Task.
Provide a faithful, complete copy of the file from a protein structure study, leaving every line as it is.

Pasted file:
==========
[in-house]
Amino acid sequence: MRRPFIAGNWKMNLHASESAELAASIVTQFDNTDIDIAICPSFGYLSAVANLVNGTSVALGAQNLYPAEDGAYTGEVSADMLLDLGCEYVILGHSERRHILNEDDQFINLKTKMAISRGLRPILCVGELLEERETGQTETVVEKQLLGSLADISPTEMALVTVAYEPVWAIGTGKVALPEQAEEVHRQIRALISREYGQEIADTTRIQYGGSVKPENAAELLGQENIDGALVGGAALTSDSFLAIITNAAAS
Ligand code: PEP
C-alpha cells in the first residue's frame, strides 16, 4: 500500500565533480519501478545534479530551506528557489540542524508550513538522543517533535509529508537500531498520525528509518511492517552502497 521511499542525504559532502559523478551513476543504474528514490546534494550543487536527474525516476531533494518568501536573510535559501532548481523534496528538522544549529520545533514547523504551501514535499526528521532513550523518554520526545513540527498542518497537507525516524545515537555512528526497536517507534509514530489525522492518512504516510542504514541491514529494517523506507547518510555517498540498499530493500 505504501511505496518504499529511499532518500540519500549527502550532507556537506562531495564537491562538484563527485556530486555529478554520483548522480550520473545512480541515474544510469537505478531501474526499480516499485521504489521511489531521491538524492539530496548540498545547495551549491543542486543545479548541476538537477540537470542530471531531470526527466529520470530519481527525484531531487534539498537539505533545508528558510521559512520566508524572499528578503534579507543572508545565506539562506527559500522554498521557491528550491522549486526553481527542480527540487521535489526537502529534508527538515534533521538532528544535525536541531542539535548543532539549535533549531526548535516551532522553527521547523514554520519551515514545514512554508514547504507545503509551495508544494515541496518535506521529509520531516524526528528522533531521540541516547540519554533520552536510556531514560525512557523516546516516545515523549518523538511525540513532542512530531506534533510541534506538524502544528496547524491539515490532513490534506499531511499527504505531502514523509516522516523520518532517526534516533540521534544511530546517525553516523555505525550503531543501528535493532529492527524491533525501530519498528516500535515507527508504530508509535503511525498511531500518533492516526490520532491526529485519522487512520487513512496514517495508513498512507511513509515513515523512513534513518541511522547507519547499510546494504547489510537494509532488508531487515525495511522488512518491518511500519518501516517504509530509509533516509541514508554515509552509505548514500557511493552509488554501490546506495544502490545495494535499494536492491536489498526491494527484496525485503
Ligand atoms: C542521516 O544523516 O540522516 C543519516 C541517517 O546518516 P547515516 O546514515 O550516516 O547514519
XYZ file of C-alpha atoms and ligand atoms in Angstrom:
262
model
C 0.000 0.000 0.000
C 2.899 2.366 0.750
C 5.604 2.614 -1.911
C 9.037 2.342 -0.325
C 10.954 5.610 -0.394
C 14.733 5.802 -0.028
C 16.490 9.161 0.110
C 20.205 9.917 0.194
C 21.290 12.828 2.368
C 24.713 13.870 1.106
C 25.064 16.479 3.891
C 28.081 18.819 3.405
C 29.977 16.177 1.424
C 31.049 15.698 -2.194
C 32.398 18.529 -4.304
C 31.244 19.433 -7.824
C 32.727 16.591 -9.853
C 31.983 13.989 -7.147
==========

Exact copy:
[in-house]
Amino acid sequence: MRRPFIAGNWKMNLHASESAELAASIVTQFDNTDIDIAICPSFGYLSAVANLVNGTSVALGAQNLYPAEDGAYTGEVSADMLLDLGCEYVILGHSERRHILNEDDQFINLKTKMAISRGLRPILCVGELLEERETGQTETVVEKQLLGSLADISPTEMALVTVAYEPVWAIGTGKVALPEQAEEVHRQIRALISREYGQEIADTTRIQYGGSVKPENAAELLGQENIDGALVGGAALTSDSFLAIITNAAAS
Ligand code: PEP
C-alpha cells in the first residue's frame, strides 16, 4: 500500500565533480519501478545534479530551506528557489540542524508550513538522543517533535509529508537500531498520525528509518511492517552502497 521511499542525504559532502559523478551513476543504474528514490546534494550543487536527474525516476531533494518568501536573510535559501532548481523534496528538522544549529520545533514547523504551501514535499526528521532513550523518554520526545513540527498542518497537507525516524545515537555512528526497536517507534509514530489525522492518512504516510542504514541491514529494517523506507547518510555517498540498499530493500 505504501511505496518504499529511499532518500540519500549527502550532507556537506562531495564537491562538484563527485556530486555529478554520483548522480550520473545512480541515474544510469537505478531501474526499480516499485521504489521511489531521491538524492539530496548540498545547495551549491543542486543545479548541476538537477540537470542530471531531470526527466529520470530519481527525484531531487534539498537539505533545508528558510521559512520566508524572499528578503534579507543572508545565506539562506527559500522554498521557491528550491522549486526553481527542480527540487521535489526537502529534508527538515534533521538532528544535525536541531542539535548543532539549535533549531526548535516551532522553527521547523514554520519551515514545514512554508514547504507545503509551495508544494515541496518535506521529509520531516524526528528522533531521540541516547540519554533520552536510556531514560525512557523516546516516545515523549518523538511525540513532542512530531506534533510541534506538524502544528496547524491539515490532513490534506499531511499527504505531502514523509516522516523520518532517526534516533540521534544511530546517525553516523555505525550503531543501528535493532529492527524491533525501530519498528516500535515507527508504530508509535503511525498511531500518533492516526490520532491526529485519522487512520487513512496514517495508513498512507511513509515513515523512513534513518541511522547507519547499510546494504547489510537494509532488508531487515525495511522488512518491518511500519518501516517504509530509509533516509541514508554515509552509505548514500557511493552509488554501490546506495544502490545495494535499494536492491536489498526491494527484496525485503
Ligand atoms: C542521516 O544523516 O540522516 C543519516 C541517517 O546518516 P547515516 O546514515 O550516516 O547514519
XYZ file of C-alpha atoms and ligand atoms in Angstrom:
262
model
C 0.000 0.000 0.000
C 2.899 2.366 0.750
C 5.604 2.614 -1.911
C 9.037 2.342 -0.325
C 10.954 5.610 -0.394
C 14.733 5.802 -0.028
C 16.490 9.161 0.110
C 20.205 9.917 0.194
C 21.290 12.828 2.368
C 24.713 13.870 1.106
C 25.064 16.479 3.891
C 28.081 18.819 3.405
C 29.977 16.177 1.424
C 31.049 15.698 -2.194
C 32.398 18.529 -4.304
C 31.244 19.433 -7.824
C 32.727 16.591 -9.853
C 31.983 13.989 -7.147